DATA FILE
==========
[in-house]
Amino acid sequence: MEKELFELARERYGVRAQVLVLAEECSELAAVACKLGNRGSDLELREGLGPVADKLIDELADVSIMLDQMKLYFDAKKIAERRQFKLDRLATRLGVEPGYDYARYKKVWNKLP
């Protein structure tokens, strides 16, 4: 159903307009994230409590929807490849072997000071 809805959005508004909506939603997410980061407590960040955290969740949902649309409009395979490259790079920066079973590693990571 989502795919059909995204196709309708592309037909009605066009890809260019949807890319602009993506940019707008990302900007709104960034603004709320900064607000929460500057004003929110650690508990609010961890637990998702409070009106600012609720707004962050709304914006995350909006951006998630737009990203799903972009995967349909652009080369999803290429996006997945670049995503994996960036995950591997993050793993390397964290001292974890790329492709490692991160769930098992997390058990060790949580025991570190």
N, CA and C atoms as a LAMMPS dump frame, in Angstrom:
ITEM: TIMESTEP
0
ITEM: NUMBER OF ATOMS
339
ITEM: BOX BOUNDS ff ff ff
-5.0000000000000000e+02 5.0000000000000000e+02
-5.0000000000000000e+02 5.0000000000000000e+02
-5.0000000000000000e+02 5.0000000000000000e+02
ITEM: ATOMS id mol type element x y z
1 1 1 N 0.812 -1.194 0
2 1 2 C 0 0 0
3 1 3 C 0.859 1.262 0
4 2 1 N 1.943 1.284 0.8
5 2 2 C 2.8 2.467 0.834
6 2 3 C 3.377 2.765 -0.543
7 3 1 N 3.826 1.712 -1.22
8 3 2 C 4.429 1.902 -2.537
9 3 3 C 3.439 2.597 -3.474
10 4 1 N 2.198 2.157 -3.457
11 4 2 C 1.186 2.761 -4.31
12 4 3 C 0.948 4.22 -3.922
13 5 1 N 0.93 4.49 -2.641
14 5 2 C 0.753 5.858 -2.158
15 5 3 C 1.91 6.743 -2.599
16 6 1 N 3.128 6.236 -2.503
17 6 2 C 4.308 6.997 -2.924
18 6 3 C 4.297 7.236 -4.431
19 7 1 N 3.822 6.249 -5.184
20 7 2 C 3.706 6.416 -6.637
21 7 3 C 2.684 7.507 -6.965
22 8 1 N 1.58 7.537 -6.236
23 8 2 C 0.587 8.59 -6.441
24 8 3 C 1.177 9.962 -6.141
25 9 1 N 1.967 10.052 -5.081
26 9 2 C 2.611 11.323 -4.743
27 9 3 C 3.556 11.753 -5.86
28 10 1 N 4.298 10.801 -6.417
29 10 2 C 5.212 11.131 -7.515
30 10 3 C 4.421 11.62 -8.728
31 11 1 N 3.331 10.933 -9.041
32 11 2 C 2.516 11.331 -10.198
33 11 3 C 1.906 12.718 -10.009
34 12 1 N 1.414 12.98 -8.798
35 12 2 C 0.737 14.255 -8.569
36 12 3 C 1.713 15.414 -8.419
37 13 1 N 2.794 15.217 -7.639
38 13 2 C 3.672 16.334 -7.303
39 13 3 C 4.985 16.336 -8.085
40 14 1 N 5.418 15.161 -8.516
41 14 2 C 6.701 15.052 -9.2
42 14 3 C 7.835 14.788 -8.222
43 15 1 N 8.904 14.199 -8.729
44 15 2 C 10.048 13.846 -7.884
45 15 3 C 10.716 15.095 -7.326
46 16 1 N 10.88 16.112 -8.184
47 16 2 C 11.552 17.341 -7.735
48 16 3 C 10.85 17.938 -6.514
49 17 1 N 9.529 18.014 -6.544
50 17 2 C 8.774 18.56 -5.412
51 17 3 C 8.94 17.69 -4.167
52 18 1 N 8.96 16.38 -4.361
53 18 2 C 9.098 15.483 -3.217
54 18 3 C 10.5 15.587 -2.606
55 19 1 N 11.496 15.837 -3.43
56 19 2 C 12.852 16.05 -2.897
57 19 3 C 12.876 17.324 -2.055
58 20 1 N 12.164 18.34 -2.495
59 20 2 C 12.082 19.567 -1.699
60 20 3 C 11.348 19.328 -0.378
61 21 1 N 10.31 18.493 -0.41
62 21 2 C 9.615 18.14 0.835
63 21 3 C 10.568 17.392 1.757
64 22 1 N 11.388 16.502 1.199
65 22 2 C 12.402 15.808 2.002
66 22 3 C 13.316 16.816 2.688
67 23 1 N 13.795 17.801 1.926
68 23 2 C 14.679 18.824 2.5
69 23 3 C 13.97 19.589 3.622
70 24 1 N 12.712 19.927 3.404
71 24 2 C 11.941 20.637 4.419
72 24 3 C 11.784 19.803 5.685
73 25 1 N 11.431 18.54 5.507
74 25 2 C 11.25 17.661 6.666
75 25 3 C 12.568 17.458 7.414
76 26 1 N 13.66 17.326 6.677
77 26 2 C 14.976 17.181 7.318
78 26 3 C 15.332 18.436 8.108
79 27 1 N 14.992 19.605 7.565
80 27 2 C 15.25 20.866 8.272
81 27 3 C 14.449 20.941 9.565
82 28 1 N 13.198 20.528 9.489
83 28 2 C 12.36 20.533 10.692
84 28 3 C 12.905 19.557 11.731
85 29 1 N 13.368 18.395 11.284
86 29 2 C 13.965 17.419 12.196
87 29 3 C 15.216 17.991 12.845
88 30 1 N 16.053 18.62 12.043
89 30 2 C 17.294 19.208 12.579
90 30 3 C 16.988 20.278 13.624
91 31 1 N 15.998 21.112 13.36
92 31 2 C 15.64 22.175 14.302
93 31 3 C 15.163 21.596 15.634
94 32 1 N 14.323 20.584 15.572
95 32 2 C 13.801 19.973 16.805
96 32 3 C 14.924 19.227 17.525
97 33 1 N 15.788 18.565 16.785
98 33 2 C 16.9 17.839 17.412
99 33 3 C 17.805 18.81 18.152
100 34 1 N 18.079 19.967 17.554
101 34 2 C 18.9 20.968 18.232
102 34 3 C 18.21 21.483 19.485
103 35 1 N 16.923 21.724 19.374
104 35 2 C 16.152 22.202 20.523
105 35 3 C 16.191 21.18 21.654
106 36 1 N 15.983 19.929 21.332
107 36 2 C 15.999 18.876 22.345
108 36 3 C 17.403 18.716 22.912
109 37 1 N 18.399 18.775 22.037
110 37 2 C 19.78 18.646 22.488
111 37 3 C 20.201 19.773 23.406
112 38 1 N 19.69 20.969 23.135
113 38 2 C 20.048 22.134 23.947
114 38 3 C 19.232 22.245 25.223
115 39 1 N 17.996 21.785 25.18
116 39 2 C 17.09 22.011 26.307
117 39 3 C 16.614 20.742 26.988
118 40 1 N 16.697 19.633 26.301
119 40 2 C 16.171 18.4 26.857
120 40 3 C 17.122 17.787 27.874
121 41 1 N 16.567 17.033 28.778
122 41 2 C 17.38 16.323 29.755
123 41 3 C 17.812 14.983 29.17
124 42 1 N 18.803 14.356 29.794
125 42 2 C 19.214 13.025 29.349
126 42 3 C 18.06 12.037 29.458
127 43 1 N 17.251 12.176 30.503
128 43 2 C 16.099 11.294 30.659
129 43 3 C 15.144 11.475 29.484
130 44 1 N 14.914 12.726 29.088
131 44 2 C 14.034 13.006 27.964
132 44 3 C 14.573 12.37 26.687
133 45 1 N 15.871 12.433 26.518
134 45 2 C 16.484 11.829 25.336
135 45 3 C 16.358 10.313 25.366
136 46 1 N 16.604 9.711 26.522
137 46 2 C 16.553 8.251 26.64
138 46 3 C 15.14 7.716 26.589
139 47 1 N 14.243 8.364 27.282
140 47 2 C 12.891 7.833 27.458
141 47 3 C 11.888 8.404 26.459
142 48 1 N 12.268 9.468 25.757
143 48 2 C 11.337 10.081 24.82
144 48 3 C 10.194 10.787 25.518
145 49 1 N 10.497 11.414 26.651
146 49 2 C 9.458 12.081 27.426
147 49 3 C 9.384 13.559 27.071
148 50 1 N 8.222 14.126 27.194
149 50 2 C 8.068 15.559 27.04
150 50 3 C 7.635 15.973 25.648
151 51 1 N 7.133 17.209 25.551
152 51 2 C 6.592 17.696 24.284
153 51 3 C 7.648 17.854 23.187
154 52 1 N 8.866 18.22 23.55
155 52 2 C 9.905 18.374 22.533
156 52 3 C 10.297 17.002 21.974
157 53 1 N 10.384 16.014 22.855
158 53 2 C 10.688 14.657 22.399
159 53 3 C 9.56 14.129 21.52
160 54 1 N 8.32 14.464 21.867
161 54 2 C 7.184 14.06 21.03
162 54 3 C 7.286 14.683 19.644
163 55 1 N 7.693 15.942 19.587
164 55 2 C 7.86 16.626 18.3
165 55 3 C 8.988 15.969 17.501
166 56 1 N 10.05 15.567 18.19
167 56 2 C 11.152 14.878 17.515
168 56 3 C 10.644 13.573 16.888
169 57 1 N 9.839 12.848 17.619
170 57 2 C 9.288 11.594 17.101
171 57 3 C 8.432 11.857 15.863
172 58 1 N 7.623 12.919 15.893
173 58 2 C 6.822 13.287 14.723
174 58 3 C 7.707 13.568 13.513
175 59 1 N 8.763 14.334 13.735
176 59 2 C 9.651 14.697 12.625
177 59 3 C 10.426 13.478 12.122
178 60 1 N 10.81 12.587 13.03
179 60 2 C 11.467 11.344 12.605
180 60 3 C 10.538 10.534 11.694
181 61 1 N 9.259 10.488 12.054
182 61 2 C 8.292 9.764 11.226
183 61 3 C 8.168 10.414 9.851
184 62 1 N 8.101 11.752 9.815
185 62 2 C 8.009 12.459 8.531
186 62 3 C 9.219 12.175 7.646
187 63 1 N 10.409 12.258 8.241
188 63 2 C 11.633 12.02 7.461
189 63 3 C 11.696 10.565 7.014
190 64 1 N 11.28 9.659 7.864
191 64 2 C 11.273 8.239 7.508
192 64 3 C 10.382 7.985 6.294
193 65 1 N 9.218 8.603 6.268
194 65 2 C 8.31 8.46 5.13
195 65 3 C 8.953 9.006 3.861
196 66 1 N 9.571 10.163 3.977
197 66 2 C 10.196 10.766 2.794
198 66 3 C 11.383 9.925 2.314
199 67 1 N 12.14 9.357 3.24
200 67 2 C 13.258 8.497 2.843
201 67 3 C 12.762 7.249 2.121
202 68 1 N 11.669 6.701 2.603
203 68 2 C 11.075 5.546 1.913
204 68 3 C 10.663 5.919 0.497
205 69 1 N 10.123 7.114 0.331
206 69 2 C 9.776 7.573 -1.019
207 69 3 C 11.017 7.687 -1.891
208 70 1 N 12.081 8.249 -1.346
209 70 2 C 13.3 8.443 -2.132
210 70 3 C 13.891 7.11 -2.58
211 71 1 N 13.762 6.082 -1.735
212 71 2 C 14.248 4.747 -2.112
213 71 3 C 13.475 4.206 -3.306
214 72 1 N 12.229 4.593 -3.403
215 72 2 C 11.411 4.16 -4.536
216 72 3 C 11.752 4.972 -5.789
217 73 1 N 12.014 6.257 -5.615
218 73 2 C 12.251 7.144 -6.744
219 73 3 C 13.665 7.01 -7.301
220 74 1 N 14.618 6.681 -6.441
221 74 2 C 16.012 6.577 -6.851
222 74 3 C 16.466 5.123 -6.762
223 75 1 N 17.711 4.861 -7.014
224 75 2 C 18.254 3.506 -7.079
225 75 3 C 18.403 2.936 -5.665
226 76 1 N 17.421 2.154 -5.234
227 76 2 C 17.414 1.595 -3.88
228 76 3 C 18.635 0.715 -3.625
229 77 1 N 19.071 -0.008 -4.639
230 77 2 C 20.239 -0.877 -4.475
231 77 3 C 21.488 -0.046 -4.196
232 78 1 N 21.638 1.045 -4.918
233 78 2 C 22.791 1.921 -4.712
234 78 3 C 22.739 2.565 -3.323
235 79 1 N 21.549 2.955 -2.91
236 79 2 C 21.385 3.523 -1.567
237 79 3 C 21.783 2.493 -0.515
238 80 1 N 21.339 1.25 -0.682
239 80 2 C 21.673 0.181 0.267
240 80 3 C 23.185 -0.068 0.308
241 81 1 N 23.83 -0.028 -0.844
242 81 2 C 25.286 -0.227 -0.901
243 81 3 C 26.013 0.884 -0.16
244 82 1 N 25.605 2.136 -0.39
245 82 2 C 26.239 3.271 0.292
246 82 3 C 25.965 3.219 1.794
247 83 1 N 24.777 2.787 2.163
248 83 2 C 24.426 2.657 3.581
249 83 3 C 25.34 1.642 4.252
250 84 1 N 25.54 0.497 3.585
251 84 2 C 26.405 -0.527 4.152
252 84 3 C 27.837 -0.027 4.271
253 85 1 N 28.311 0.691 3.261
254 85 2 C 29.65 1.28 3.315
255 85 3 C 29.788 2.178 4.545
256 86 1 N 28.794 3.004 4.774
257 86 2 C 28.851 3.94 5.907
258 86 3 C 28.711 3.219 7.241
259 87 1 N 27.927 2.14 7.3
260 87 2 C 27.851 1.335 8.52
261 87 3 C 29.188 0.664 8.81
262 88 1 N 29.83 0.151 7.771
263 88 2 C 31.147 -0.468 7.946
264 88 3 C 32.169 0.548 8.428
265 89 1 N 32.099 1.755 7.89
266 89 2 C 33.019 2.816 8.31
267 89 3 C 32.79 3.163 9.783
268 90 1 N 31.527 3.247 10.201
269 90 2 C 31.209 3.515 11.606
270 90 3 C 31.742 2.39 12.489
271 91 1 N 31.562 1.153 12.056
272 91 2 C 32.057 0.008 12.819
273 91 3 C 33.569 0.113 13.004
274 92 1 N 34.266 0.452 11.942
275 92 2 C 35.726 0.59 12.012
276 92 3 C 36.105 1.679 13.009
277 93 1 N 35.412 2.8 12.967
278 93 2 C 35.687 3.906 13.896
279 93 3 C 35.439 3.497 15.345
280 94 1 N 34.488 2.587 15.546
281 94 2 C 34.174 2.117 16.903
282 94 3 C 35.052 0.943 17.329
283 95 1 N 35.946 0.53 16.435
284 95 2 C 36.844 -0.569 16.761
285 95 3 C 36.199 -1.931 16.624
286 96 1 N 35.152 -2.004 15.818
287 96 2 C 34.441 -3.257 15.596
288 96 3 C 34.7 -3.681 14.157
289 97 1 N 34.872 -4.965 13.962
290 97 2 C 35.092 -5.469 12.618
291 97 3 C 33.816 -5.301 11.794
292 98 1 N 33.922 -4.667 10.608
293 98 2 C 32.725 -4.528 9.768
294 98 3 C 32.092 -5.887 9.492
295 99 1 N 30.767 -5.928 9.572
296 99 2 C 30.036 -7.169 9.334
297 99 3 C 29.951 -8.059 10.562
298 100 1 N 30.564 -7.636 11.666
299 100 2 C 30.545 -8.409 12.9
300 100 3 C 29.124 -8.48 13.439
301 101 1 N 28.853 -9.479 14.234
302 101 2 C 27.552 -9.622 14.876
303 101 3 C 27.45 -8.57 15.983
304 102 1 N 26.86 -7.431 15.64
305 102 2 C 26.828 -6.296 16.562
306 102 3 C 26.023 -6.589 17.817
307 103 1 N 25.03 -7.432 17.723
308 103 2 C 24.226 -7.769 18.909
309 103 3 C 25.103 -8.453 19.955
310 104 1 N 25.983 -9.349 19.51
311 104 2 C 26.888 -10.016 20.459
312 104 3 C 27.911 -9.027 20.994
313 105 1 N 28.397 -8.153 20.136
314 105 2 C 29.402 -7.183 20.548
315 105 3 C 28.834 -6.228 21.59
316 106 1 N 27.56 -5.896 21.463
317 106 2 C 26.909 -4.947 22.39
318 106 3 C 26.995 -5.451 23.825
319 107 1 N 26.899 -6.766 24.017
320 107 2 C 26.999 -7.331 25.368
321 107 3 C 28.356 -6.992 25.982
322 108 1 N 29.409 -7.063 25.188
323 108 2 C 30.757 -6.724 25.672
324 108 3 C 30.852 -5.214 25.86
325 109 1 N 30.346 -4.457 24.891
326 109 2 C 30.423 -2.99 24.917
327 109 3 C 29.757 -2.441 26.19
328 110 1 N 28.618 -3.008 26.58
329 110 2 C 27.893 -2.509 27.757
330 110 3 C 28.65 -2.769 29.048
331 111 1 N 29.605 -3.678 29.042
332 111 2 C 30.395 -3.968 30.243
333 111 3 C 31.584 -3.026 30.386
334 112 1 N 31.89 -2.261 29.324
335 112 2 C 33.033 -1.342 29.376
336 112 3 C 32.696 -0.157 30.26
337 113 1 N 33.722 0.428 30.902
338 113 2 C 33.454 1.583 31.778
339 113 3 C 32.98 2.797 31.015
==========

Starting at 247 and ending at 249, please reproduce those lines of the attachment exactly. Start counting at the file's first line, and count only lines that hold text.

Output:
234 78 3 C 22.739 2.565 -3.323
235 79 1 N 21.549 2.955 -2.91
236 79 2 C 21.385 3.523 -1.567